Installing the Tools for the Pandas Series
This article contains the instructions for installing the Python modules that you’ll need to run the code in our Pandas Series. If you need to do this, you can skip ahead to the section “Using the Project,” or feel free to read the next section for more background.
Why A Data Analysis Starter Project?
As someone who not only blogs about Python himself but also reviews and publishes work from other authors, I sometimes struggle with the issue of how much detail to provide about project setup and dependencies. I want newcomers to Python to be able to install what they need easily for any article they find on my website, but ensuring this means repeating the same instructions across multiple articles. Yet advanced readers may not need this information, and can quickly install whatever they need.
Because of this, I thought it was time to post at least a minimal “starter project” for the community to use. I believe the minimal set of features for this are as follows:
- It should support the most popular Python packaging tools (pip and conda).
- It must make it easy for beginners with only a recent version of python3 installed to get started, with detailed instructions for what to do.
- It should assume no knowledge of Git or GitHub, but also might be usable as a GitHub template by other users.
Installing the Project Tools
Using Pip: (Recommended If You Have Python Installed)
If you already have Python 3.4 or later installed, you can do everything you need with pip and the Python
“venv” (virtual environment) module.
There are basically three main steps involved.
First, we create and activate a virtual environment from a command prompt:
# Create the environment: python -m venv venv # Activate it (Linux or Mac): source venv/bin/activate # If you're on Windows, activate it this way: venv\scripts\activate.bat
Secondly, we need to install what we need. Download this requirements.txt file locally, then run:
pip install -r requrements.txt
Conda users may prefer using it to the pip instructions above. Also, if you don’t yet have Python installed, I’ve found that miniconda is a great way to manage complete Python environments (even including being able to run different versions of Python).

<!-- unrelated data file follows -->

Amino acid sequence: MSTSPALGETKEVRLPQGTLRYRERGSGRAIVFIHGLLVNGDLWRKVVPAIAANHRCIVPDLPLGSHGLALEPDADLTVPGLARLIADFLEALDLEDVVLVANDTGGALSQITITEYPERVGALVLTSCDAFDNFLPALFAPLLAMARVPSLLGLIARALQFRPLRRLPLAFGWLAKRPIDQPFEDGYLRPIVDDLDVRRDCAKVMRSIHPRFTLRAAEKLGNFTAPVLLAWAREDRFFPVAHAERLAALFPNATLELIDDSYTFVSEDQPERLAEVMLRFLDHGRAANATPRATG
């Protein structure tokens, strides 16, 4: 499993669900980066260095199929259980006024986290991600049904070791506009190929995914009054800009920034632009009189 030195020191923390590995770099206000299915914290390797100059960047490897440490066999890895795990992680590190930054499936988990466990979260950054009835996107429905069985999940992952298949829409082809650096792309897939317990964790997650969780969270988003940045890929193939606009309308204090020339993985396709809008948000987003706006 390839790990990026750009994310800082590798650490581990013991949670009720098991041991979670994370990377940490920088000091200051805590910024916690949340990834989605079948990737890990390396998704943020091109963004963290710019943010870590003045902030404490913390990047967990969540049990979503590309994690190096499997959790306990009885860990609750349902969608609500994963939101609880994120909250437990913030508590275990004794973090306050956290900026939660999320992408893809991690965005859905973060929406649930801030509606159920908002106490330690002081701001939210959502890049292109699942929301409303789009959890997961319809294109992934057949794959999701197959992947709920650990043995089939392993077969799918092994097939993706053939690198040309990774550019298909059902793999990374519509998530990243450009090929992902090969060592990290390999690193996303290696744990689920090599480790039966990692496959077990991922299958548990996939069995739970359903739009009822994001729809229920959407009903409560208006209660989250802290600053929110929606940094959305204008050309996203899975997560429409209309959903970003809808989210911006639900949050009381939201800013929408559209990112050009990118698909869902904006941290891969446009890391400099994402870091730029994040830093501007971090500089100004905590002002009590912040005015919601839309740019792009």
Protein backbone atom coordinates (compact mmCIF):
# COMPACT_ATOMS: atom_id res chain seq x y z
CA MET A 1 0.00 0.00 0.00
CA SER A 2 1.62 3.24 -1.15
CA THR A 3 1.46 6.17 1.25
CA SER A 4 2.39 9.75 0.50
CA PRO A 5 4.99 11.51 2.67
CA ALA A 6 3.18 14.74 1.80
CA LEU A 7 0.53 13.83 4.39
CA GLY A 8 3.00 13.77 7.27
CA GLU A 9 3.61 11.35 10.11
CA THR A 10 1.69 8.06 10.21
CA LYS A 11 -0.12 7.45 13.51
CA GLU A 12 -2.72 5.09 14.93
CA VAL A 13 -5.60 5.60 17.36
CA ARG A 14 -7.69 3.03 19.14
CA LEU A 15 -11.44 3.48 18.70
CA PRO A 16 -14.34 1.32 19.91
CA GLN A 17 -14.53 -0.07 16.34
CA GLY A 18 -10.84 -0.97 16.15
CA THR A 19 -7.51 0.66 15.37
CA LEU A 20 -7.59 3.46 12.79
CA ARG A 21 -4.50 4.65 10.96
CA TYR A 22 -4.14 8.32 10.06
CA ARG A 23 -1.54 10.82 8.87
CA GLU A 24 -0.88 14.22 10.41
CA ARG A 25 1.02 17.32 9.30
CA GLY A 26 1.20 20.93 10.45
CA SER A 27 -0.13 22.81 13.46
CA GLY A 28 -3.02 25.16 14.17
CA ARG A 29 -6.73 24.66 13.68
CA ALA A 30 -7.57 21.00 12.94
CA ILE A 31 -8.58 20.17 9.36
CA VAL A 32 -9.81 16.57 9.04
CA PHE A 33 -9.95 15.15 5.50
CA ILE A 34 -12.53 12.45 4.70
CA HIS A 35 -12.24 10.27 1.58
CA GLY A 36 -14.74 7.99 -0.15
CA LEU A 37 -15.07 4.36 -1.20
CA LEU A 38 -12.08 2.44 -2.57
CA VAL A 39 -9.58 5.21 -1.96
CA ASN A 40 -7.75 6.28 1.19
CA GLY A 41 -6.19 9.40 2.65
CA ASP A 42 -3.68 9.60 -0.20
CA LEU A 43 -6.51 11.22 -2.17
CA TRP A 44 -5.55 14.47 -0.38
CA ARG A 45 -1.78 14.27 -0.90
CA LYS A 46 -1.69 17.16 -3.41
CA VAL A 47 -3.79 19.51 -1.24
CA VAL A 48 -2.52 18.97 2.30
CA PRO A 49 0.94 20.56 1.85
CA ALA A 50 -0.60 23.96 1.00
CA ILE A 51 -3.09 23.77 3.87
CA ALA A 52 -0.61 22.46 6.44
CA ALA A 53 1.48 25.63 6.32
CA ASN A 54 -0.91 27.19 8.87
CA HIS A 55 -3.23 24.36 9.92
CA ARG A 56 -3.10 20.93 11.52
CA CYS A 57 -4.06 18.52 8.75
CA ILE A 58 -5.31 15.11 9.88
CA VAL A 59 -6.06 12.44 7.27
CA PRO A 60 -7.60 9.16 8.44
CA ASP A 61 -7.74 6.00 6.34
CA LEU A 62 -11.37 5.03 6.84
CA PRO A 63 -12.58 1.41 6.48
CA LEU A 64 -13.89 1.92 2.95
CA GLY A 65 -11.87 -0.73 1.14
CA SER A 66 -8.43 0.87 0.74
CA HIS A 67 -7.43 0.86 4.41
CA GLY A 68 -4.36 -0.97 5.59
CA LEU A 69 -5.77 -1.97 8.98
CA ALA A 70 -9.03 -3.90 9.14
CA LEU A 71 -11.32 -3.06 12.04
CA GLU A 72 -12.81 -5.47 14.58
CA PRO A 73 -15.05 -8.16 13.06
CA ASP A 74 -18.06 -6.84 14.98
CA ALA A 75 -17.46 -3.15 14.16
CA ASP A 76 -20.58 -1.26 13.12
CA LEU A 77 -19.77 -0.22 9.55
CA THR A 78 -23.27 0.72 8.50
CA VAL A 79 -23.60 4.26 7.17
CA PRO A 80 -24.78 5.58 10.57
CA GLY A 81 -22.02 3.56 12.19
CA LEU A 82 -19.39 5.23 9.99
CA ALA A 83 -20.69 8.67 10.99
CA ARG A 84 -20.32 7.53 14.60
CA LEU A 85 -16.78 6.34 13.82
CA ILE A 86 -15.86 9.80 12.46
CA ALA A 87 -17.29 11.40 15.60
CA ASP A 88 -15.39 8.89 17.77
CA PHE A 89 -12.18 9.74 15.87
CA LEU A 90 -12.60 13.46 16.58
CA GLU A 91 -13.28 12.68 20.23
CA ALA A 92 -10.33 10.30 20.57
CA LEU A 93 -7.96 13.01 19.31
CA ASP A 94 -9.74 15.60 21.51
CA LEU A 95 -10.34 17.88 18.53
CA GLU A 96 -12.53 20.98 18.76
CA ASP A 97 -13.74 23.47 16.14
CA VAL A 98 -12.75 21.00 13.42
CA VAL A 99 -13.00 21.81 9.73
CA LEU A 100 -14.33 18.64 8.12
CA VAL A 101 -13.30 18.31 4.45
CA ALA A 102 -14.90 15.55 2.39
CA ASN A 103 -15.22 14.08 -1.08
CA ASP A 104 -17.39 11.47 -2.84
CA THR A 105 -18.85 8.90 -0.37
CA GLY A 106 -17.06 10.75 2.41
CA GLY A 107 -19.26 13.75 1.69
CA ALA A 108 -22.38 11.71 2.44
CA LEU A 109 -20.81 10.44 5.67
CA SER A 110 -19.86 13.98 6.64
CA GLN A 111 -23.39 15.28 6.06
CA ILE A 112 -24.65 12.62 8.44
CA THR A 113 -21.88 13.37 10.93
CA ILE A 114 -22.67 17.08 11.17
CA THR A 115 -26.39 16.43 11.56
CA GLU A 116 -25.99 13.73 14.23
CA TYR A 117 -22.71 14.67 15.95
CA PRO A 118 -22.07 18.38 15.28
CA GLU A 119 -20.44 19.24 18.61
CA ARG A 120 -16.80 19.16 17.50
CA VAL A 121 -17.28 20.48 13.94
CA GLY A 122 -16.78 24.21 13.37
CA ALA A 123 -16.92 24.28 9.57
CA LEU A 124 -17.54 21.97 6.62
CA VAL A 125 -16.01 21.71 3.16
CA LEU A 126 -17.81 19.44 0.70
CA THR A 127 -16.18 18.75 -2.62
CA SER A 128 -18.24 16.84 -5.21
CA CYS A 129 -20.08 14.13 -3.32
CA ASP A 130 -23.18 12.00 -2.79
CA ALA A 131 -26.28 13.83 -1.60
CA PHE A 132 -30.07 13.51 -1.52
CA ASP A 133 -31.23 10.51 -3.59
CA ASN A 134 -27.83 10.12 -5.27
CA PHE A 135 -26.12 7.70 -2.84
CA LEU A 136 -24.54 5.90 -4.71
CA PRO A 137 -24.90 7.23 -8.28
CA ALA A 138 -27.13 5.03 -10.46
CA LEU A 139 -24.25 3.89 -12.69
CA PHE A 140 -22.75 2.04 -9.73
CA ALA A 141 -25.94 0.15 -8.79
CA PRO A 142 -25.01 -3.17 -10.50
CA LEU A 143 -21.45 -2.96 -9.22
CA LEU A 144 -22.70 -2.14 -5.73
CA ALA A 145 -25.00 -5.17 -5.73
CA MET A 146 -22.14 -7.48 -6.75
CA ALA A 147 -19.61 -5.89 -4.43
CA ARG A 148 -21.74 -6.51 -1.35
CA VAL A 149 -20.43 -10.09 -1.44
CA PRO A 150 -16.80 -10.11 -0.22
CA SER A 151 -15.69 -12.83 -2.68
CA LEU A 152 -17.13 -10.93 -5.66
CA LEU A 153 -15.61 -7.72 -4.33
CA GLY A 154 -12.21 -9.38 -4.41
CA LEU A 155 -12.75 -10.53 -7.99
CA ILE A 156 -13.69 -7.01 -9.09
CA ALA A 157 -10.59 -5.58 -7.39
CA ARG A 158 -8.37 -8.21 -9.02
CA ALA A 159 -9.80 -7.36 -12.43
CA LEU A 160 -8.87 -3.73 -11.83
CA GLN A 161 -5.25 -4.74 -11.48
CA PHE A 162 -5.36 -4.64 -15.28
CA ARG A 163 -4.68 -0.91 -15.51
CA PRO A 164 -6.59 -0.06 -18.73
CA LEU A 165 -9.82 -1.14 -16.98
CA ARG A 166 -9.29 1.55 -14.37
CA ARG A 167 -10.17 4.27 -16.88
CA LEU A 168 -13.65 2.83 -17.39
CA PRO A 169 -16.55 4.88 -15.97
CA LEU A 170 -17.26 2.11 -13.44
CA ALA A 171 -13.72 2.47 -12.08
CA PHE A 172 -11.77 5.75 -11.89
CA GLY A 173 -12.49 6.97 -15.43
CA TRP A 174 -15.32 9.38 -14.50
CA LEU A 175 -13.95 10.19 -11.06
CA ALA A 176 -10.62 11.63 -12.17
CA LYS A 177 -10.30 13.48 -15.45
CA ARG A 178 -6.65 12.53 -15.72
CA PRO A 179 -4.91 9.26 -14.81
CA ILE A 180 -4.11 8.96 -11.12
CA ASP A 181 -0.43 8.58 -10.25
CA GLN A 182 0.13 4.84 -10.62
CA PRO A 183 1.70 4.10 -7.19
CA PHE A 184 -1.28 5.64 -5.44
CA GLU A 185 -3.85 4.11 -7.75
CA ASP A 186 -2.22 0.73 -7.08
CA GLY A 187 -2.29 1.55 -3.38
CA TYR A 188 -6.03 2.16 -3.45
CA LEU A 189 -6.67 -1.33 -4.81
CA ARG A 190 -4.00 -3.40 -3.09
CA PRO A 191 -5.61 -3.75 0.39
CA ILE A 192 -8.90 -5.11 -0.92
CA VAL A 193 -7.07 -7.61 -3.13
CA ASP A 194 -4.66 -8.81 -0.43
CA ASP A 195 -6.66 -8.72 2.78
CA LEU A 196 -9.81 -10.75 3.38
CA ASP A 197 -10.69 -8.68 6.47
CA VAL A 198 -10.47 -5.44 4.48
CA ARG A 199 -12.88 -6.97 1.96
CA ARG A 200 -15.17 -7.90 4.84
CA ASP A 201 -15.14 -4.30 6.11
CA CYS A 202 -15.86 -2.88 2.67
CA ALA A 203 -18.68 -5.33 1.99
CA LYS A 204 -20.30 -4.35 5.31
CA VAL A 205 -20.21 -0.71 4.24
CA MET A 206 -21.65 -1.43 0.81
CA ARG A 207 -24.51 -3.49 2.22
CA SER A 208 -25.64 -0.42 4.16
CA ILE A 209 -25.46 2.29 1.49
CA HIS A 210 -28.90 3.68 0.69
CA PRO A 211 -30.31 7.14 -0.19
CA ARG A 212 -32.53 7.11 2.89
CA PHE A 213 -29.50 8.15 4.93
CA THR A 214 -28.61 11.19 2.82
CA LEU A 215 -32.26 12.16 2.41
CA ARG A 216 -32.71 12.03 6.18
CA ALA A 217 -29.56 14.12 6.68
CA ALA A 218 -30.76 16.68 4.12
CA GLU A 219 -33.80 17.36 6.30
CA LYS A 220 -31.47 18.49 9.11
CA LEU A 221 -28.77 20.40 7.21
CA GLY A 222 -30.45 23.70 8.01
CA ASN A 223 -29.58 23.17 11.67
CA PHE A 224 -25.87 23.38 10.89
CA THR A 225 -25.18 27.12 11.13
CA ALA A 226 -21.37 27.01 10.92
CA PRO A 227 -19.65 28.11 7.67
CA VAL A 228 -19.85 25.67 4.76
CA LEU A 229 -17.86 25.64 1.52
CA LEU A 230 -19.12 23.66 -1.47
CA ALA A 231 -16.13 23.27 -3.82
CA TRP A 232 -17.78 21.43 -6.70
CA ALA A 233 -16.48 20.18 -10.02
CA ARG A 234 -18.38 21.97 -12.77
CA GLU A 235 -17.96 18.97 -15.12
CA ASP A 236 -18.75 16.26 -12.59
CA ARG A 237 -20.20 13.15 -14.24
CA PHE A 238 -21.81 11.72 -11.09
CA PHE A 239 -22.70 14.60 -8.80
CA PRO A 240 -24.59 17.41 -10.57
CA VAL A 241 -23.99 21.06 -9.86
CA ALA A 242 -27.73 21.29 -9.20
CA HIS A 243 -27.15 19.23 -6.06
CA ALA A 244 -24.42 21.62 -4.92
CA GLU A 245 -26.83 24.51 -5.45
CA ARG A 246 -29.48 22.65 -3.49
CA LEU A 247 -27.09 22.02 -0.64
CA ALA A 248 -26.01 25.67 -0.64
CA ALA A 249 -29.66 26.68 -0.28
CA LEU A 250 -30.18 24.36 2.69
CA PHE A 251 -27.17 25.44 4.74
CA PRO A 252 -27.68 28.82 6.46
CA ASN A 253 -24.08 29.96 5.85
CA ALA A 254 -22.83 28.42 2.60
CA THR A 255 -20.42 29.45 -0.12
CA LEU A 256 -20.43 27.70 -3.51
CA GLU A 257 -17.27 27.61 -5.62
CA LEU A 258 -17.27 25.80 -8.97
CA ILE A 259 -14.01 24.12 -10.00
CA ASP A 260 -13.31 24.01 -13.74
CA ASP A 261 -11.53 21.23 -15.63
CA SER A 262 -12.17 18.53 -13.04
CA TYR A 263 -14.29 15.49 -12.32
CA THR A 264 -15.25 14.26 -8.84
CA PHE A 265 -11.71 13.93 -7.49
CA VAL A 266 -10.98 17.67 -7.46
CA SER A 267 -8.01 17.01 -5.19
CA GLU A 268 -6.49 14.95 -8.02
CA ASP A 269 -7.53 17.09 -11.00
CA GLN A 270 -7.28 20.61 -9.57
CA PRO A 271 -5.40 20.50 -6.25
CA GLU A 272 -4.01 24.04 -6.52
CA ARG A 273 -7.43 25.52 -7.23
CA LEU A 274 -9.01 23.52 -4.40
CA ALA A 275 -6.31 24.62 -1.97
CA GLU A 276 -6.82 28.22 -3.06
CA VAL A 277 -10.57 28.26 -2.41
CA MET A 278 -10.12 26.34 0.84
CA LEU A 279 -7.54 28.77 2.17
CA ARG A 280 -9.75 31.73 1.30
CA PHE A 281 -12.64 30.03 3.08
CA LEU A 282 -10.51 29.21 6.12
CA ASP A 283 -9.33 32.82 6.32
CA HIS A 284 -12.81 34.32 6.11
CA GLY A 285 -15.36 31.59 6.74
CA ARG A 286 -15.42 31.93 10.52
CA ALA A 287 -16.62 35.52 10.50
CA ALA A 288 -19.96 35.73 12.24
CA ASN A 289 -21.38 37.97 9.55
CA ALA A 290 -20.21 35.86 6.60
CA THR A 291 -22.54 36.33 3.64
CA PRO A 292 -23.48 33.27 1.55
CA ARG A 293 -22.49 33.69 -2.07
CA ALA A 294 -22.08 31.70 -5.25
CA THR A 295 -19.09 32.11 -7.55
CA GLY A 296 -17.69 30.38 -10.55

To use conda to install and activate our data science starter, start by downloading and saving the environment.yml file.
Next, run the following two commands to create and activate the environment:
conda env create -f environment.yml conda activate data-analysis
Running and Using Jupyter Lab
At this point, you’re ready to start coding any notebook in the Panda Series. You can launch an interactive notebook to do this with the following command:
What’s Included in the Starter Project
In addition to Jupyter, the starter project includes Seaborn, which also gets you access to Pandas, NumPy, and Matplotlib. We’ve also included scikit-learn, the popular machine learning package for Python with many built-in tools for data preparation beyond those provided by Pandas alone.
If you try to import something and get an error “ModuleNotFoundError: No module named (whatever)” you may need to install an additional module. You should stop Jupyter Notebook, then install the module, then re-run it. Use
pip install [package-name] or
conda install [package-name], as appropriate.
If you’re new to Jupyter Notebook and want to read more about getting started with the tool, you might check out Jupyter Notebook: A Complete Introduction.
Our Pandas category page features many articles about various aspects of using Pandas to get you started, while the Learn Python page indexes not just our Data Science articles, but many more general Python articles you may find useful.